Hello everyone. Again, I want to thank Crazytown for supporting me and my rambling madness. This week I had to find a new place to live. I found it yesterday and I will move in later today. All is mostly well in the world. But this blog may end up being shorter than normal. I hope that's okay with everyone.
For starters, I have good news. My play made it to the finalists - top 60 out of over 500. I'm so gosh darn proud I'm pasting the announcement below:
The Parish Players Producers and Play Festival Reading Committee thank you for your submission to the Ten Minute Play Festival for 2017. We enjoyed reviewing more than 500 entries. The selection of 60 finalists was a challenging task, indeed.
The committee is pleased to inform you that your entry was placed amongst the finalists. The plays that will be produced this year will be selected from the finalist list by directors. Even if not chosen for production this year, these works are re-entered in the finalist category for re-consideration in future festivals.
If your play is to be produced this year, you will be notified by email and the Parish Players website will list your piece on this year’s program: http://parishplayers.org/
Back to this week's play - here we've got it all - in a scii-fi.
Exploitation in mines - women miners are routinely sexually harassed. And they get very, very sick. And it's not only in South Africa, but in other countries, too. In the sci-fi, the workers are selected to be miners at a young age.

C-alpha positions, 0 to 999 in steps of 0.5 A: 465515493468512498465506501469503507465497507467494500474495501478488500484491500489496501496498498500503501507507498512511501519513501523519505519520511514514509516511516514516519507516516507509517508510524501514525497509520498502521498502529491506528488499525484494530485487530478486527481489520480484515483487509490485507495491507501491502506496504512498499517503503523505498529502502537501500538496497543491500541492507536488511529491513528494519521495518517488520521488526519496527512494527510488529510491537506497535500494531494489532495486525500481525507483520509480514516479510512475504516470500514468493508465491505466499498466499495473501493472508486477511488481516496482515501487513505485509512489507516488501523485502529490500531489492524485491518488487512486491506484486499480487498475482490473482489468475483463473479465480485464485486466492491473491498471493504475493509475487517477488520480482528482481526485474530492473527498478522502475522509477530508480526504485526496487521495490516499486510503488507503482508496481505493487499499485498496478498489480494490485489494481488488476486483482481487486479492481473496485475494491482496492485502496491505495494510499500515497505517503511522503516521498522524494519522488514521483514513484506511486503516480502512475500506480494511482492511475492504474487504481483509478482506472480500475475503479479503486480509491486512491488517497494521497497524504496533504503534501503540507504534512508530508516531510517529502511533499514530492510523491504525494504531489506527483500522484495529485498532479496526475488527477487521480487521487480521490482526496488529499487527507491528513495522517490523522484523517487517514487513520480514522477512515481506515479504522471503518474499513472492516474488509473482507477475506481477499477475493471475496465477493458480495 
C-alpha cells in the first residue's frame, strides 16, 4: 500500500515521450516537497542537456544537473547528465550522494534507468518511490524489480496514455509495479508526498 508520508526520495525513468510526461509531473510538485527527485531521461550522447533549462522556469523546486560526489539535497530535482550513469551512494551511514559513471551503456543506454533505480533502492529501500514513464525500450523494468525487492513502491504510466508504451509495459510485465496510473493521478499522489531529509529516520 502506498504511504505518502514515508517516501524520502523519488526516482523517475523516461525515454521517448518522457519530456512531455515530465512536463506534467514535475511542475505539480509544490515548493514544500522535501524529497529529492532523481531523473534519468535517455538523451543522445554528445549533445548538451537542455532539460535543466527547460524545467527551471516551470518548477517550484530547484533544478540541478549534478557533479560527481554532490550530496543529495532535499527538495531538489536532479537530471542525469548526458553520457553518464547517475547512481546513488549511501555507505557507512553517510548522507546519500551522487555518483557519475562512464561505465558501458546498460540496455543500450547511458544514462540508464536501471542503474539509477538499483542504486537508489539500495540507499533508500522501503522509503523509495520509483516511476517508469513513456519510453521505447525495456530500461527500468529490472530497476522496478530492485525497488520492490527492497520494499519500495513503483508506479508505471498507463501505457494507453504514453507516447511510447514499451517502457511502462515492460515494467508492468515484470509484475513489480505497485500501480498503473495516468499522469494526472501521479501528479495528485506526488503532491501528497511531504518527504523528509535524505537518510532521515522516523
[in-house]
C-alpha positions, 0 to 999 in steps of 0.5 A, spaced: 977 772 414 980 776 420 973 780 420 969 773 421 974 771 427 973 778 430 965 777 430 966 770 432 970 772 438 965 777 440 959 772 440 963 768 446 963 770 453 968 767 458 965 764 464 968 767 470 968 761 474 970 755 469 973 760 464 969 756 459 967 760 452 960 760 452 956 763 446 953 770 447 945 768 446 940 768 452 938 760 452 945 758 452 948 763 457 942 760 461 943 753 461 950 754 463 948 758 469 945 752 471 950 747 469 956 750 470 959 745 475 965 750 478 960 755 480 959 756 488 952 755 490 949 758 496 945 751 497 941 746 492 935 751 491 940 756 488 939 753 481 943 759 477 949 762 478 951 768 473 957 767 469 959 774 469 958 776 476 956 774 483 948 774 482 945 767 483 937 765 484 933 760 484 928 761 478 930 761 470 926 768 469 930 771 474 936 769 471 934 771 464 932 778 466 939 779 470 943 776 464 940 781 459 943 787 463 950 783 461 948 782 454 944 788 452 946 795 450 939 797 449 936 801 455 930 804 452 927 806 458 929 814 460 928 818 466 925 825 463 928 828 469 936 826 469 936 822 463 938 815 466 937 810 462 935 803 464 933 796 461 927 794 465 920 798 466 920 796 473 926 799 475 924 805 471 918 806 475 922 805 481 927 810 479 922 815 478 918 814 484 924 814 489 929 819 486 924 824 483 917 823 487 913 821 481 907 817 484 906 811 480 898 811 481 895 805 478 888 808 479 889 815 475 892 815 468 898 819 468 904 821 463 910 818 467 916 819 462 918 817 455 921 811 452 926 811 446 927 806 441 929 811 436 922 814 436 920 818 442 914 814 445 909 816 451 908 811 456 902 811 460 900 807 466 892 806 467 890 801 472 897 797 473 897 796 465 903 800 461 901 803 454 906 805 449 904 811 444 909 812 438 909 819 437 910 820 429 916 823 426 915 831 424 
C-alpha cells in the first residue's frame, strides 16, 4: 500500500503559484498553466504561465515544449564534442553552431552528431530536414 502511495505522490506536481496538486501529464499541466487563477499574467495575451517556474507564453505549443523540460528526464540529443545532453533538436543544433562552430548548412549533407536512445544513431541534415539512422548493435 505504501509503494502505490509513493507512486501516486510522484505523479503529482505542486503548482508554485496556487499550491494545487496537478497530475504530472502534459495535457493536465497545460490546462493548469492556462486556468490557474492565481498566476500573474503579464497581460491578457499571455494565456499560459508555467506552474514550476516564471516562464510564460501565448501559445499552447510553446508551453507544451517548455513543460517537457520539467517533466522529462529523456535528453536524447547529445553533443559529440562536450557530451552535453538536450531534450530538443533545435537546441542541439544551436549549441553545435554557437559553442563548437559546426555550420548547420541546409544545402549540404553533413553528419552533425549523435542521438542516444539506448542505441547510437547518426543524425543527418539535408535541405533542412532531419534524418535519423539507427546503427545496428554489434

Drug abuse - the substance the Earthlings crave and the Uranians mine - orgasmic lube - has all the markings of addiction. This should be very straightforward. We see this in the relationship between the US and Mexico. The US consumes the drugs and pays for it - Mexico grows the drugs and then the US expects Mexico to fight a bloody war not to grow and supply drugs.
Of course, keeping your workers drugged (i.e. the pink leaf) makes it so they can't really fight back. The truth about zombies is less "Walking Dead" and more "MacDonald's worker." And I don't mean James Franco.
Ripe for revolt? And Italian, too. Fascisti! Via here.
Occasionally workers get pissed off and revolt. One of my favorite unions is the IWW.
If only the Dramatists Guild was that tough. By the way, after my play's reading in December 2015, our local Guild rep stopped talking to me. Good times, right?